A Decade Apart | BackTalk

It’s a fact. American voters have become less enthusiastic, less engaged, and less united in their support for libraries over the past decade. That’s what From Awareness to Funding, Voter Perceptions and Support of Public Libraries 2018, a study by the American Library Association, Public Library Association, and OCLC, tells us.

It’s a fact. American voters have become less enthusiastic, less engaged, and less united in their support for libraries over the past decade. That’s what From Awareness to Funding, Voter Perceptions and Support of Public Libraries 2018, a study by the American Library Association, Public Library Association, and OCLC, tells us.

As coauthor of the companion 2008 study From Awareness to Funding, I have been asked what I make of these findings. The results are not what many expected or what anyone wanted.

So what’s happened? And what does it mean for library advocacy?

I have a few thoughts from a different vantage point. In 2008, I worked at library cooperative OCLC. Today, I am an elected official. I hold firm to my belief that libraries transform. I also know firsthand how hard it is to transform facts into funds and visions into votes.


Simply put, Americans have moved on. Our economic outlook is brighter. We abandoned our old shopping habits and adopted new communication norms. We sleep with our phones under our pillows. We wonder about the cost of higher education and fret over our student loans. We attended our first political rally and a second. We moved on, and our attitudes about libraries moved on, too.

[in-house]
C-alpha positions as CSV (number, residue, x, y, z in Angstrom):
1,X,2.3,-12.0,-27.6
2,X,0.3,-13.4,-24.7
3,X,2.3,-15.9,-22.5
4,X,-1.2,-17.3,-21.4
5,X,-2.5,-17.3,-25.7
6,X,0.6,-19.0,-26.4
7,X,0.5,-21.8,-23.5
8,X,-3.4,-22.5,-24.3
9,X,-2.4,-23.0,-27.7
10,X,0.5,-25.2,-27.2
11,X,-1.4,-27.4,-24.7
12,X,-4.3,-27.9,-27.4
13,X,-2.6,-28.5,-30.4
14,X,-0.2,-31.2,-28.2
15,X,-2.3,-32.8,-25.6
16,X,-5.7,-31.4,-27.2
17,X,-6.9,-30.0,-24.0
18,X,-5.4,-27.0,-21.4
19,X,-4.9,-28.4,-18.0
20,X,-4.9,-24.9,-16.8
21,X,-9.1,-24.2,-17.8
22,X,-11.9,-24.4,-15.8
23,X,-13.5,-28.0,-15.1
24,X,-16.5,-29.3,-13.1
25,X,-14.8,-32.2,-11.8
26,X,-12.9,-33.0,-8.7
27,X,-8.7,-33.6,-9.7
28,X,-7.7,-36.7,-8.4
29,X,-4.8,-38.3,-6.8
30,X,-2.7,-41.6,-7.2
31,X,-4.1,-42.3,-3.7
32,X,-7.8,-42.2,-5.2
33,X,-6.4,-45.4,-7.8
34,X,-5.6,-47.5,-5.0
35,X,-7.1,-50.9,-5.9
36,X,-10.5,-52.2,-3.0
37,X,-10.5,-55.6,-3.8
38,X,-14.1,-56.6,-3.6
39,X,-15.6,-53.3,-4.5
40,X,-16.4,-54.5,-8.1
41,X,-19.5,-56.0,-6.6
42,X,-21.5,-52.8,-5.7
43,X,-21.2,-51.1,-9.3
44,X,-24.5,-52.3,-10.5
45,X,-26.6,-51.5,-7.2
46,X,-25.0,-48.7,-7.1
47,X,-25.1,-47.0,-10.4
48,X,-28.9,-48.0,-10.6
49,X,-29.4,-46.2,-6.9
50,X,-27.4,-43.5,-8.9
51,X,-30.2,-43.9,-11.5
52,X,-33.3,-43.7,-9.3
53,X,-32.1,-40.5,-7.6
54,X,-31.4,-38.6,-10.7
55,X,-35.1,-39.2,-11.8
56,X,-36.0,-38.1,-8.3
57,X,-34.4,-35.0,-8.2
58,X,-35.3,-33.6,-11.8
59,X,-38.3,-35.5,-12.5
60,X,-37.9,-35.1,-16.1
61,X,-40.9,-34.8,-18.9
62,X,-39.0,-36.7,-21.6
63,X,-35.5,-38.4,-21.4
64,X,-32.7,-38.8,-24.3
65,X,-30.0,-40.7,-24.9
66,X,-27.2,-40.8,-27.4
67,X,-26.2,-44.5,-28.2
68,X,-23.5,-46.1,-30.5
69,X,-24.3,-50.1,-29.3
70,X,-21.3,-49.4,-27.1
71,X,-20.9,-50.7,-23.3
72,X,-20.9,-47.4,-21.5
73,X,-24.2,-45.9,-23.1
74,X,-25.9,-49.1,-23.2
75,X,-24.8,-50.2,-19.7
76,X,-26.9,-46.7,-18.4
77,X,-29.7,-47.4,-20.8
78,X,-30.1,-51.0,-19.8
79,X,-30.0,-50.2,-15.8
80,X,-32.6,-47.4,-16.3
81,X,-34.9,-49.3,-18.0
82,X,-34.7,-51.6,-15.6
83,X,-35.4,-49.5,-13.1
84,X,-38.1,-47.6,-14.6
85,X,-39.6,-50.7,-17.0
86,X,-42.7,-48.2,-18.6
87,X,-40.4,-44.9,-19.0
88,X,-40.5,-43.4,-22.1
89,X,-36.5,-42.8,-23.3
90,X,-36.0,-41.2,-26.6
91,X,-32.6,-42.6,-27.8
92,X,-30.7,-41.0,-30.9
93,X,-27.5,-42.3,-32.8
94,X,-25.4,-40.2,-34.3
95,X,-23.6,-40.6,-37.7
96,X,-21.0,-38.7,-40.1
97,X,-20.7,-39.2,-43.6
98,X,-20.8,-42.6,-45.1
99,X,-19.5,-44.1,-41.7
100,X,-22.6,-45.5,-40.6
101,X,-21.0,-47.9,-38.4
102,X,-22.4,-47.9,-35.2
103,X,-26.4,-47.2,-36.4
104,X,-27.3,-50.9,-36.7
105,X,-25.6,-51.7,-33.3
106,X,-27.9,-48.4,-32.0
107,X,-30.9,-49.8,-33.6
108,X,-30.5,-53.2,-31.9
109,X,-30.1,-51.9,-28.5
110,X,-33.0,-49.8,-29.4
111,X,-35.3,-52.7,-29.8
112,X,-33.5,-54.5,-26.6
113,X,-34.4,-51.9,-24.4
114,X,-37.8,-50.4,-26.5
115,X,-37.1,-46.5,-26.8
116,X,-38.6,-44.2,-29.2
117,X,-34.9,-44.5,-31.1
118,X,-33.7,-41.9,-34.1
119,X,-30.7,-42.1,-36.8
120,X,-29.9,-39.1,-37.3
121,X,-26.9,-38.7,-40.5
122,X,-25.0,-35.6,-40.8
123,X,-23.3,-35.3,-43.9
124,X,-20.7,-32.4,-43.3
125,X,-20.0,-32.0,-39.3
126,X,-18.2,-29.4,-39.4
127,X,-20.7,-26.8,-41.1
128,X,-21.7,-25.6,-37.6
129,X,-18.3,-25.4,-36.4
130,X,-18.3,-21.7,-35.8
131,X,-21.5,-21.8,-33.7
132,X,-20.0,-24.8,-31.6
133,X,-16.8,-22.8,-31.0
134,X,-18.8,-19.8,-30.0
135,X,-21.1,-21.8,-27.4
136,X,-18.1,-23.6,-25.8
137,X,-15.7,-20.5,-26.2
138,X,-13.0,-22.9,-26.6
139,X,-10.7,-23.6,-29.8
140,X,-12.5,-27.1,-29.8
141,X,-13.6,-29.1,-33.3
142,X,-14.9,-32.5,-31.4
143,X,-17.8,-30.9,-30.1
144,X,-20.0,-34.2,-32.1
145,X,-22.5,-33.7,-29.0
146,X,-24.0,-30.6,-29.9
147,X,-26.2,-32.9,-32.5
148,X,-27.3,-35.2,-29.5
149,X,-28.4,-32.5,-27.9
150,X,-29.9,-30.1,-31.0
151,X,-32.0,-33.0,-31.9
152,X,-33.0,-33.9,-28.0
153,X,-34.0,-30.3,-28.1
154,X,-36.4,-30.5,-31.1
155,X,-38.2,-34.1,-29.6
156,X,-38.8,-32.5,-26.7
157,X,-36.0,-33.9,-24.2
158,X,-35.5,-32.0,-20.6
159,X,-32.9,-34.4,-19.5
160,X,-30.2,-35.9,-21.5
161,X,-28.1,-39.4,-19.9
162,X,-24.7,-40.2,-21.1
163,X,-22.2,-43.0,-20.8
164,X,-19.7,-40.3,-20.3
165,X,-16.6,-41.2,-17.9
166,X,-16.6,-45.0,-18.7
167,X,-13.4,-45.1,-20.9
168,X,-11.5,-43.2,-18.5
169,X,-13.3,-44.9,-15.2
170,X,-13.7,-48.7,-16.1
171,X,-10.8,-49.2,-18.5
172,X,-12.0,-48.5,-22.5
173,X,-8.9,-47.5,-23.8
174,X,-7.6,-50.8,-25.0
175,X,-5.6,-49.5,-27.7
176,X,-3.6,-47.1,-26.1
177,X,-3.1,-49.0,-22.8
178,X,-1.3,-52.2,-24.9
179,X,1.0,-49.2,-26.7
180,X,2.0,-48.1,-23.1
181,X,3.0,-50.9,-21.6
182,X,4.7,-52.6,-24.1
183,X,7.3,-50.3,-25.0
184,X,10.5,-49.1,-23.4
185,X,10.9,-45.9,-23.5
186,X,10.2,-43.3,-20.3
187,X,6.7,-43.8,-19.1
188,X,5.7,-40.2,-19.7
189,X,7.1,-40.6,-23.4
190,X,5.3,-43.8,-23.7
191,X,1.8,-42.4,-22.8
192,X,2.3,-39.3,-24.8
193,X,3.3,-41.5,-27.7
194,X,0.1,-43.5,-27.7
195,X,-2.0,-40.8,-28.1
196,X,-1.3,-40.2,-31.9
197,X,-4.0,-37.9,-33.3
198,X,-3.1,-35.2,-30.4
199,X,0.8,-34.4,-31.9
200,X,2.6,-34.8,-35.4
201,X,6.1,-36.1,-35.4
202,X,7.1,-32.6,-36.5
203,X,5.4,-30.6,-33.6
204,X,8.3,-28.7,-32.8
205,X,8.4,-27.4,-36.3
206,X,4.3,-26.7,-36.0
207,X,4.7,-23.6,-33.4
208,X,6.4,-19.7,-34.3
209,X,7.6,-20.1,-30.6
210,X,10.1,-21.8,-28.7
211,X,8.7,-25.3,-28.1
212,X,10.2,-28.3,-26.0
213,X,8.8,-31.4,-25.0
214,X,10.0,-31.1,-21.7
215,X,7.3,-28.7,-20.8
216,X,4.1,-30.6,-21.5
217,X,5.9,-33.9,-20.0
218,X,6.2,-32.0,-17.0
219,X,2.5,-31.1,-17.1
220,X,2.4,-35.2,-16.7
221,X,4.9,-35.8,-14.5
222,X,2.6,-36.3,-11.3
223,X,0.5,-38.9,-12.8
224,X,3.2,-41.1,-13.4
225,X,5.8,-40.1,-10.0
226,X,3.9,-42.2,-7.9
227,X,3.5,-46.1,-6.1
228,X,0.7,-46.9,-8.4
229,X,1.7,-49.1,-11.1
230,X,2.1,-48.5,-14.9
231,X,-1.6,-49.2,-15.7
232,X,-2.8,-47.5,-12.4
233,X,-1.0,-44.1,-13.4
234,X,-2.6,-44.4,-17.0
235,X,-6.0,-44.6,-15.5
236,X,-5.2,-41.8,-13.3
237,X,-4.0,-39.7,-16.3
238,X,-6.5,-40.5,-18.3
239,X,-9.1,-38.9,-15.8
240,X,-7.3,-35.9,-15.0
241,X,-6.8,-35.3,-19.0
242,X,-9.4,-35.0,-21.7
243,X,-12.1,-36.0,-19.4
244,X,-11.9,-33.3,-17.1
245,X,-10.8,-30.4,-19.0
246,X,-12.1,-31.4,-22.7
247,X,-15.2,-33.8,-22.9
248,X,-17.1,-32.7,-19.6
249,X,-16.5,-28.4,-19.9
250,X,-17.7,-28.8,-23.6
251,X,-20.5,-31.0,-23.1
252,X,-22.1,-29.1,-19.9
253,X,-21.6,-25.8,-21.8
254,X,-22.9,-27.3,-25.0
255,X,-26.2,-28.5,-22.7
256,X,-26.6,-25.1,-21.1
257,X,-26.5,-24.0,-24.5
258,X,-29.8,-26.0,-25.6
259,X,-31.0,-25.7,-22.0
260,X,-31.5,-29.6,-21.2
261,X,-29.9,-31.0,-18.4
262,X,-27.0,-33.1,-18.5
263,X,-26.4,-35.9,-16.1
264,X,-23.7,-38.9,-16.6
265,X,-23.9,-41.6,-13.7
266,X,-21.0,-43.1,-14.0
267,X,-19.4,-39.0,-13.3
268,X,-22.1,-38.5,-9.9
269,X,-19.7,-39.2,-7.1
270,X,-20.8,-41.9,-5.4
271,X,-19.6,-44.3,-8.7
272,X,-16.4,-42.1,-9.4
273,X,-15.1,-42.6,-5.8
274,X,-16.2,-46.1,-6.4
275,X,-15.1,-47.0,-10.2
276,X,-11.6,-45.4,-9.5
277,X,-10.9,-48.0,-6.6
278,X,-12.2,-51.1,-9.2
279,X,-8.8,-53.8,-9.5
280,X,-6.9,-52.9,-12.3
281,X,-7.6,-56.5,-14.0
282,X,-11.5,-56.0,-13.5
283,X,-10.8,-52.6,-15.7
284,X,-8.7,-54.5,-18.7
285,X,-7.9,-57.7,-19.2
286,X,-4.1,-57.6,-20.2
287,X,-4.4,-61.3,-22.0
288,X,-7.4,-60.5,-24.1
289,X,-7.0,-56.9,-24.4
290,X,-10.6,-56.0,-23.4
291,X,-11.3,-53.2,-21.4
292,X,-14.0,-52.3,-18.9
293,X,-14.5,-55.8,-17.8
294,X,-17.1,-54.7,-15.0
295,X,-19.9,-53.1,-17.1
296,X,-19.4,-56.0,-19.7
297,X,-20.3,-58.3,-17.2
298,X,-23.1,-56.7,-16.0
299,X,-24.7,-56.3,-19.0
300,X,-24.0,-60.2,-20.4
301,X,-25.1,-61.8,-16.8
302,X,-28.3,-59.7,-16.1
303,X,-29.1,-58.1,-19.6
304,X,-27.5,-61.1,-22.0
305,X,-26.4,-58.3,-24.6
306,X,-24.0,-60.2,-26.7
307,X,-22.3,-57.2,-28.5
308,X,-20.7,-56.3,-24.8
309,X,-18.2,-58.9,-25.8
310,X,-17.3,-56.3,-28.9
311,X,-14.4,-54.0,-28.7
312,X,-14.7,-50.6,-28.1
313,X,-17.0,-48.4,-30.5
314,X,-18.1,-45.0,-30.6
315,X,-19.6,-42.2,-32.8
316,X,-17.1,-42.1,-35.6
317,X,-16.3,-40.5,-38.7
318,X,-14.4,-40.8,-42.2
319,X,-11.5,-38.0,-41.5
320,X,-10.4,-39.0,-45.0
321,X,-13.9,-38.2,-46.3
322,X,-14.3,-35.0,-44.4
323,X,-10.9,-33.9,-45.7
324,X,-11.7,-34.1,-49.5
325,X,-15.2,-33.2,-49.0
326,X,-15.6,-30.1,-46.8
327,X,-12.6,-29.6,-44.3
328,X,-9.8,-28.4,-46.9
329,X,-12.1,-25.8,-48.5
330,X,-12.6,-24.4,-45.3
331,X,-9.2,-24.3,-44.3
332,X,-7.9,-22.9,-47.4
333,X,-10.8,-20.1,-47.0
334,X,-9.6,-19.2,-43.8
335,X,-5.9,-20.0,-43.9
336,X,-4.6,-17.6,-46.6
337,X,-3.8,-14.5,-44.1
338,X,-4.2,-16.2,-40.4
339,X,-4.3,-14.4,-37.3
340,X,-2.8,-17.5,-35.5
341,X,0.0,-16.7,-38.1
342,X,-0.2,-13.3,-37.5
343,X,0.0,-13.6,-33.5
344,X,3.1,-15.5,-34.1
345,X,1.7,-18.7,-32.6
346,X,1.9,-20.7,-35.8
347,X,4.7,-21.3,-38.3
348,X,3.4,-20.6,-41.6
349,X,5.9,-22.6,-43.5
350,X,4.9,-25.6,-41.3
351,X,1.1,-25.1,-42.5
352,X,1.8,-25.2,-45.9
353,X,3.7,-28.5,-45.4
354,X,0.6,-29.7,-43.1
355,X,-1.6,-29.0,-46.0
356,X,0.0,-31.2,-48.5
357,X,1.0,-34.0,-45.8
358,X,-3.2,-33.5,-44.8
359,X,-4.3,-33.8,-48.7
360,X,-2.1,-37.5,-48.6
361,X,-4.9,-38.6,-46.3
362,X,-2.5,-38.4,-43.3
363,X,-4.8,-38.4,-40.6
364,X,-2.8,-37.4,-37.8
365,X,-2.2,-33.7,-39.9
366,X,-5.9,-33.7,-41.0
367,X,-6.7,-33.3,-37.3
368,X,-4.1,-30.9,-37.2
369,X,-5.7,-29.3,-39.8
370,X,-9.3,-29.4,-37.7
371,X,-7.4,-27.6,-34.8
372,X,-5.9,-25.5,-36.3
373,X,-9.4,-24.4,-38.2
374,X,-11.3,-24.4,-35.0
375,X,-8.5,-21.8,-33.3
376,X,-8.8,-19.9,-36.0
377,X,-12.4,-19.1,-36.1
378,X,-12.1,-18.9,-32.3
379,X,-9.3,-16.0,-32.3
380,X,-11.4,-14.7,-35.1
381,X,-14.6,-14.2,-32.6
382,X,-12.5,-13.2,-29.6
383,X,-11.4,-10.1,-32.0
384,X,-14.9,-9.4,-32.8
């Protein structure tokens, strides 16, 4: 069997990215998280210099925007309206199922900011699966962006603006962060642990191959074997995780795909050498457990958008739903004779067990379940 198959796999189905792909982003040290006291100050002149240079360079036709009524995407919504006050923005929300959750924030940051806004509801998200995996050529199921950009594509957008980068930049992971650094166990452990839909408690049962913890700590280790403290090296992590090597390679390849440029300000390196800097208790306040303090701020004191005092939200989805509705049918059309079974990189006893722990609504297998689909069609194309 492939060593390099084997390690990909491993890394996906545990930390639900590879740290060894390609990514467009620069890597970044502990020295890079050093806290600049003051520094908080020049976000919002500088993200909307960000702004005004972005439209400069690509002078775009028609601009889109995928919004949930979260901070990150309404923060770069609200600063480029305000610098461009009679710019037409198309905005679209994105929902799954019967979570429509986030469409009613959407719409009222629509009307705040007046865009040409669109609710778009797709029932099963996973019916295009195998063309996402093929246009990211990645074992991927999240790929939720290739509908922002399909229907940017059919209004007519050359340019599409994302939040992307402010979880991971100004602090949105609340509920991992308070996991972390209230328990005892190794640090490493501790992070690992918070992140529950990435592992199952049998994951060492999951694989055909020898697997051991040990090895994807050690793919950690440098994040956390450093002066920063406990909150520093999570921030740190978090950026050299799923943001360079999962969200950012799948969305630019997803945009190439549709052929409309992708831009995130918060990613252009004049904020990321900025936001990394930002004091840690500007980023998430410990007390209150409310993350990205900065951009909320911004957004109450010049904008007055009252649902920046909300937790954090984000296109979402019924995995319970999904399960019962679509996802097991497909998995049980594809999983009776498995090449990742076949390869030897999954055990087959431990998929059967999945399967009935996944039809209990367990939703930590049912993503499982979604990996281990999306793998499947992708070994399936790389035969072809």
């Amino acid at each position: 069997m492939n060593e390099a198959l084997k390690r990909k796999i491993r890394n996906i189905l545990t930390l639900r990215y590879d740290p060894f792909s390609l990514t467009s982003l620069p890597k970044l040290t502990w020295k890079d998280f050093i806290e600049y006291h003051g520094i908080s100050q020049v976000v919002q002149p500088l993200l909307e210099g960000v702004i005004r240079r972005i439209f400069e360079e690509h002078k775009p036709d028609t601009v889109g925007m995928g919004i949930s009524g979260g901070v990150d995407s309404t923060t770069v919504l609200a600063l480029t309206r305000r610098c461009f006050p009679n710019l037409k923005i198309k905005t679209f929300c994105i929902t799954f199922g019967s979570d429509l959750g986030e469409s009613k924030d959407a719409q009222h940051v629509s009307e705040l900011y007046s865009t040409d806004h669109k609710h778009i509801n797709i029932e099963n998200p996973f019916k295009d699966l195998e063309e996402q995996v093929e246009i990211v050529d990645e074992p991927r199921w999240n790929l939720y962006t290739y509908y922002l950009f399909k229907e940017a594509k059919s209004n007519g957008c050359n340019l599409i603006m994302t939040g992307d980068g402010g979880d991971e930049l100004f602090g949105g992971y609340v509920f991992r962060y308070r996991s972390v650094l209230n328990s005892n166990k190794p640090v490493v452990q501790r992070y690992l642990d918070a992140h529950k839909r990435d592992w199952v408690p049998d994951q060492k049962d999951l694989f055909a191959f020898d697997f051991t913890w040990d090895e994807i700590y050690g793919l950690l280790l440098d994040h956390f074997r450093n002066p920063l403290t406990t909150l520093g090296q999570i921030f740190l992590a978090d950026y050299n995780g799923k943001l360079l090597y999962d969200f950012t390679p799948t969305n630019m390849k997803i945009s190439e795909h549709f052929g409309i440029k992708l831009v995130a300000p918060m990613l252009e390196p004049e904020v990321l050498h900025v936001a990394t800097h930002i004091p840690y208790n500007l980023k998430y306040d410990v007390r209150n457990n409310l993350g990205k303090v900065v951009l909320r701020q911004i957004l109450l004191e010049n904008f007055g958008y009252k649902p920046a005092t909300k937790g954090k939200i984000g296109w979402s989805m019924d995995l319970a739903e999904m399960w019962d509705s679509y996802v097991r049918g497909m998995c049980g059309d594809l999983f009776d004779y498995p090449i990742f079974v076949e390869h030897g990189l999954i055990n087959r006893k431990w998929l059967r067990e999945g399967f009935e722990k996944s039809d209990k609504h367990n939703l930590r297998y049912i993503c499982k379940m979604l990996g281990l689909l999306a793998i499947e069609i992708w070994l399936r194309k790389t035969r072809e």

The 2018 library research reveals that changed attitudes toward libraries are a microcosm of the “new normal.” Americans make fewer visits to brick-and-mortar retailers and to the library. We have much lower expectations of expert assistance, including from librarians. We challenge traditional educational models and reconsider the role of the library in a child’s education. We concede the race for quick answers to the web—and that all answers must be quick. We admit our cell phone addiction and demand connectivity, including at the library. Our nonstop political sparring has wedged a divide in our belief systems, including our beliefs about public libraries.